I strongly recommend John Grisham's book "The Innocent Man," a retelling of one of the most haunting stories in the annals of false confessions. The book tells the story of Ron Williamson and Dennis Fritz, two friends from in and around Ada, Oklahoma, who were wrongfully convicted and sentenced to death for the murder of Debra Sue Carter in 1988. The evidence against the men included junk science (microscopic hair analysis), jail house snitches, and Williamson's so-called dream confession. Both men were eventually exonerated when DNA evidence linked another man -- Glenn Gore -- to the murder. At one point, Williamson came within 5 days of being executed.
The Grisham book works best as a character study of Williamson, a former minor-league baseball star who like other Oklahoma boys dreamed of being the next Mickey Mantle. Williamson's descent into madness and the toll that drug and alcohol abuse (and prescription drugs) had on his body is harrowing but not quite as harrowing as the way in which the Oklahoma authorities -- both the jails and the courts -- expedited Williamson's demise by ignoring his attorney's numerous pleas that he be housed in a mental health facility. Their callousness no doubt contributed to Williamson's early death in his early fifties.
Grisham's book has had two other salutory effects. First, by writing a book about a false confession case, his book will certainly expose the realities of false confessions to a much larger audience. Second, his book has revived interest in another book, Robert Mayer's excellent "The Dreams of Ada," which recounts the wrongful convictions of Tommy Ward and Karl Fontenot, two other men who also falsely confessed (Ward's was a dream confession) to the same Ada police officers and are still behind bars for a crime they did not commit. Mayer's tale, which reminds us that many wrongful convictions are based on numerous errors -- faulty i.d.'s, false confessions, jailhouse snitches, and junk science (all of them played a role in Fontenot and Ward's case) -- works best as a thorough and detailed deconstruction of a police investigation gone awry and how these mistakes (and the refusal of those in power to admit them) have led to the wrongful convictions of two innocent men. It also provides gripping narrative of the trial strategies of both prosecutors and defense and how difficult it is for jurors to accept the notion that anyone would confess to a crime he or she did not commit. Never mind that the confessions of Ward and Fontenot were inconsistent with each other, got numerous key facts wrong (the method of killing, the place of the killing, who did the killing, etc. etc. etc.) and the fact that their confessions did not lead police to any corroborative evidence. It was the simple "fact" that they confessed that led to their convictions.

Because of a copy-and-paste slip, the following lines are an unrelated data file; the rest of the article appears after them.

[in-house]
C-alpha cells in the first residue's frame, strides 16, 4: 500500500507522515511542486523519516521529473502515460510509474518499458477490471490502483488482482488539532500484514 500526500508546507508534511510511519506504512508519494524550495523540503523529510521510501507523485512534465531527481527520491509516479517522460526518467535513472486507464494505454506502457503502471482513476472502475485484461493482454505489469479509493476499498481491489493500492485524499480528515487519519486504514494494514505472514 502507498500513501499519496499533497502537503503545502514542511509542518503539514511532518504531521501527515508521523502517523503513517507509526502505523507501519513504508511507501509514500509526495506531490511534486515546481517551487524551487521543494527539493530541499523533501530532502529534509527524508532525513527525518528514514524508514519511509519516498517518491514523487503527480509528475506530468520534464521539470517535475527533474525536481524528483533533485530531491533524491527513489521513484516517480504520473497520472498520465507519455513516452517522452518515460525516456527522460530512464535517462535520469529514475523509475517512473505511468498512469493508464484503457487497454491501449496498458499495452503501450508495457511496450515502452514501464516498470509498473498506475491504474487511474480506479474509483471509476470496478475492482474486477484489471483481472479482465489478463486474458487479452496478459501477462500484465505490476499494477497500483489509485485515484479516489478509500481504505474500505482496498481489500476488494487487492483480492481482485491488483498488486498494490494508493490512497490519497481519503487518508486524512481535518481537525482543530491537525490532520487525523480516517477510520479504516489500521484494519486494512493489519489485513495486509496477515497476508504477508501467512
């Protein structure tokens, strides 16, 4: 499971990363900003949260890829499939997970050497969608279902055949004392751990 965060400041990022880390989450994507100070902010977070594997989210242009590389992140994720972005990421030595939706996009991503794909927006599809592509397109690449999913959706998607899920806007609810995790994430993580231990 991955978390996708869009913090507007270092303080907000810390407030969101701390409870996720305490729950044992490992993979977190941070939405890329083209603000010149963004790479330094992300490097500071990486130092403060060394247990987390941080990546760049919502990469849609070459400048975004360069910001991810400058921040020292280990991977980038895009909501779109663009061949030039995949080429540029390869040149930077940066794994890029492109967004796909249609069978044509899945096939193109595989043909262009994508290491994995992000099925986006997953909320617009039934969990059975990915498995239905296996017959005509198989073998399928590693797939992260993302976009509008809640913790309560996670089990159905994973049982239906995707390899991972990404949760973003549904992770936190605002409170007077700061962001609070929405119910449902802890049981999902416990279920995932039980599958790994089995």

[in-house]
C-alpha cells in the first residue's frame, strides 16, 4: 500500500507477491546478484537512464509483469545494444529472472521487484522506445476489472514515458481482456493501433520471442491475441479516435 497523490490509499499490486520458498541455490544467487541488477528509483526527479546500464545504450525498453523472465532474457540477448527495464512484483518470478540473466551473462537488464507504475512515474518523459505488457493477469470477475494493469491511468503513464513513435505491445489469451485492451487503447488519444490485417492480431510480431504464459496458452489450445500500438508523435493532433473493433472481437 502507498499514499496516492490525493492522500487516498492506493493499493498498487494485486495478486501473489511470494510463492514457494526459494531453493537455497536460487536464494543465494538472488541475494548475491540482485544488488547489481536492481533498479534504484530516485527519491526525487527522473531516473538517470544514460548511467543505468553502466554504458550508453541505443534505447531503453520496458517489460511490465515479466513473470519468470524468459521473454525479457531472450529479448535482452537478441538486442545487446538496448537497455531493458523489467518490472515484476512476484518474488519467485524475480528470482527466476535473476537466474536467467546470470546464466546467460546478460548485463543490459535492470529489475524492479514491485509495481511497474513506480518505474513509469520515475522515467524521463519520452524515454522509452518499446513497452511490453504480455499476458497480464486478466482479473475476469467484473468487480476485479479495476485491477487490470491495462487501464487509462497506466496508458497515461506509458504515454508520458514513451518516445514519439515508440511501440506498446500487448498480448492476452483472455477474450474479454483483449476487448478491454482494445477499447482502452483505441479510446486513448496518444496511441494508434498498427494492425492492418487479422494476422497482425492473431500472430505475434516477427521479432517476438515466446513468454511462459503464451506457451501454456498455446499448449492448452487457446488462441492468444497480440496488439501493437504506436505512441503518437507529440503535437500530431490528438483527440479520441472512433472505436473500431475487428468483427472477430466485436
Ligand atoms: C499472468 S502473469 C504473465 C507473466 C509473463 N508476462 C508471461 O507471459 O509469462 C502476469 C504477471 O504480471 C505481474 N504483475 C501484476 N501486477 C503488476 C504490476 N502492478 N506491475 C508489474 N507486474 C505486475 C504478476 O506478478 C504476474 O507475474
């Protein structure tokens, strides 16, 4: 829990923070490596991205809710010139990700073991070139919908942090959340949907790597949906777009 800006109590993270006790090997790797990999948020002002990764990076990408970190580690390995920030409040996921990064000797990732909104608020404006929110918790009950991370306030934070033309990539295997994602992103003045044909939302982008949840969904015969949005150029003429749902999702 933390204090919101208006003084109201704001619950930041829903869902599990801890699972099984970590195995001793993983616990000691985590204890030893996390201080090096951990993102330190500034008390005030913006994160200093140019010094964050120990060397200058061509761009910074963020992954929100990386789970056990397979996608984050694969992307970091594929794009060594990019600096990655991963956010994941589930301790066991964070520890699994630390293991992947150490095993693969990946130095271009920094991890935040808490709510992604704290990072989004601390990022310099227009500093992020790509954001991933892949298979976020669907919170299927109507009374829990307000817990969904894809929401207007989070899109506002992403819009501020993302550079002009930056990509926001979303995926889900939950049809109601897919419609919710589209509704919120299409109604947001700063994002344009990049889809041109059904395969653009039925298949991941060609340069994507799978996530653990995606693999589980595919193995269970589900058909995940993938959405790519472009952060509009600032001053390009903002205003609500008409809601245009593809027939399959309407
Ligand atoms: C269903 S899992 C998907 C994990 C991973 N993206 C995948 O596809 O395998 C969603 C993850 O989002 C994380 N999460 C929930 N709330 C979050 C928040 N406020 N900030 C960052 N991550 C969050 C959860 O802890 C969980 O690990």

In airport terminals and bookstores around the country, Grisham's book is selling like hotcakes. In most displays, a newly released paperback version of Mayer's book, "The Dreams of Ada," is right alongside Grisham's book. Buy them both but read Mayer's book first. The Fontenot and Ward convictions came first and Mayer's book will provide a crucial context in which to evaluate and understand the wrongful convictions of Ron Williamson and Dennis Fritz.
The release of these two books has led Mark Barrett, an Oklahoma criminal defense attorney whose work (along with Barry Scheck and a host of other fine Oklahoma defense attorneys) helped exonerate Williamson and Fritz to take up the cause of Fontenot and Ward. For more information about their case and what can be done to help these two innocents go to www.wardandfontenot.com